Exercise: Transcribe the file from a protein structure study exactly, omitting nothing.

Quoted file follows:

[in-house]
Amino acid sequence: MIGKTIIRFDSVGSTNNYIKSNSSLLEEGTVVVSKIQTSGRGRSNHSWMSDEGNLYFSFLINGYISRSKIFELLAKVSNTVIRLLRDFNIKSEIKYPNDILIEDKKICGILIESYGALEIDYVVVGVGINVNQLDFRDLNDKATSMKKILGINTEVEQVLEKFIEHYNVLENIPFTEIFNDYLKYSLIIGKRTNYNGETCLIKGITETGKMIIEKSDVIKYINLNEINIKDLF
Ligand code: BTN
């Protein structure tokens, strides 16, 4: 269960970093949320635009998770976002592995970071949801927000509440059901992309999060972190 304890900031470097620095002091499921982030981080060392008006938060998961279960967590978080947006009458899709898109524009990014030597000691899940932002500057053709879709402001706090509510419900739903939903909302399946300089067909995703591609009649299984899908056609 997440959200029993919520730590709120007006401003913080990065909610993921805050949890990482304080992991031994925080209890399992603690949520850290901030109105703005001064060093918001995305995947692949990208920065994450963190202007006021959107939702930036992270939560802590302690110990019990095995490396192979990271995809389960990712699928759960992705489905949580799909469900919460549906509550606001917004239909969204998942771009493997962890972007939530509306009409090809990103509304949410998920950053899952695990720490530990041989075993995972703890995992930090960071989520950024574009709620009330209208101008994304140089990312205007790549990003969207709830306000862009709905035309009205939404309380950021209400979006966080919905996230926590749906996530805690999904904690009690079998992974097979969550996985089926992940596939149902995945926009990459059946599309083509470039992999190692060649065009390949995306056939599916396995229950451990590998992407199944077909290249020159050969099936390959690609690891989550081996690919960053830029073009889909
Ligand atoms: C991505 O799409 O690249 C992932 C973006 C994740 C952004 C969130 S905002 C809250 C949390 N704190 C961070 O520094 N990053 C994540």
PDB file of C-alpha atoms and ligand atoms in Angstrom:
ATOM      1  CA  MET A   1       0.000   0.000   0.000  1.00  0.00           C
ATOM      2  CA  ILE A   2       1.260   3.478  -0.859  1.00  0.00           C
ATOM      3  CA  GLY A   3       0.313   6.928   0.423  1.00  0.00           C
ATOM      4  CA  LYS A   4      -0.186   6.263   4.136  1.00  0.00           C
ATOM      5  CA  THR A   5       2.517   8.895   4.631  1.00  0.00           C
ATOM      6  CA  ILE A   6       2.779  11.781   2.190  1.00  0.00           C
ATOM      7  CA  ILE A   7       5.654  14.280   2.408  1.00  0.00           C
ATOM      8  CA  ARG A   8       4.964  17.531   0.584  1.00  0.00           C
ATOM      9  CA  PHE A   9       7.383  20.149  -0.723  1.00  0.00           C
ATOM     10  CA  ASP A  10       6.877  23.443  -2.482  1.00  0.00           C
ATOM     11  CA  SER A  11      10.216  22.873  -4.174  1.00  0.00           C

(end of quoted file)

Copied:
[in-house]
Amino acid sequence: MIGKTIIRFDSVGSTNNYIKSNSSLLEEGTVVVSKIQTSGRGRSNHSWMSDEGNLYFSFLINGYISRSKIFELLAKVSNTVIRLLRDFNIKSEIKYPNDILIEDKKICGILIESYGALEIDYVVVGVGINVNQLDFRDLNDKATSMKKILGINTEVEQVLEKFIEHYNVLENIPFTEIFNDYLKYSLIIGKRTNYNGETCLIKGITETGKMIIEKSDVIKYINLNEINIKDLF
Ligand code: BTN
């Protein structure tokens, strides 16, 4: 269960970093949320635009998770976002592995970071949801927000509440059901992309999060972190 304890900031470097620095002091499921982030981080060392008006938060998961279960967590978080947006009458899709898109524009990014030597000691899940932002500057053709879709402001706090509510419900739903939903909302399946300089067909995703591609009649299984899908056609 997440959200029993919520730590709120007006401003913080990065909610993921805050949890990482304080992991031994925080209890399992603690949520850290901030109105703005001064060093918001995305995947692949990208920065994450963190202007006021959107939702930036992270939560802590302690110990019990095995490396192979990271995809389960990712699928759960992705489905949580799909469900919460549906509550606001917004239909969204998942771009493997962890972007939530509306009409090809990103509304949410998920950053899952695990720490530990041989075993995972703890995992930090960071989520950024574009709620009330209208101008994304140089990312205007790549990003969207709830306000862009709905035309009205939404309380950021209400979006966080919905996230926590749906996530805690999904904690009690079998992974097979969550996985089926992940596939149902995945926009990459059946599309083509470039992999190692060649065009390949995306056939599916396995229950451990590998992407199944077909290249020159050969099936390959690609690891989550081996690919960053830029073009889909
Ligand atoms: C991505 O799409 O690249 C992932 C973006 C994740 C952004 C969130 S905002 C809250 C949390 N704190 C961070 O520094 N990053 C994540």
PDB file of C-alpha atoms and ligand atoms in Angstrom:
ATOM      1  CA  MET A   1       0.000   0.000   0.000  1.00  0.00           C
ATOM      2  CA  ILE A   2       1.260   3.478  -0.859  1.00  0.00           C
ATOM      3  CA  GLY A   3       0.313   6.928   0.423  1.00  0.00           C
ATOM      4  CA  LYS A   4      -0.186   6.263   4.136  1.00  0.00           C
ATOM      5  CA  THR A   5       2.517   8.895   4.631  1.00  0.00           C
ATOM      6  CA  ILE A   6       2.779  11.781   2.190  1.00  0.00           C
ATOM      7  CA  ILE A   7       5.654  14.280   2.408  1.00  0.00           C
ATOM      8  CA  ARG A   8       4.964  17.531   0.584  1.00  0.00           C
ATOM      9  CA  PHE A   9       7.383  20.149  -0.723  1.00  0.00           C
ATOM     10  CA  ASP A  10       6.877  23.443  -2.482  1.00  0.00           C
ATOM     11  CA  SER A  11      10.216  22.873  -4.174  1.00  0.00           C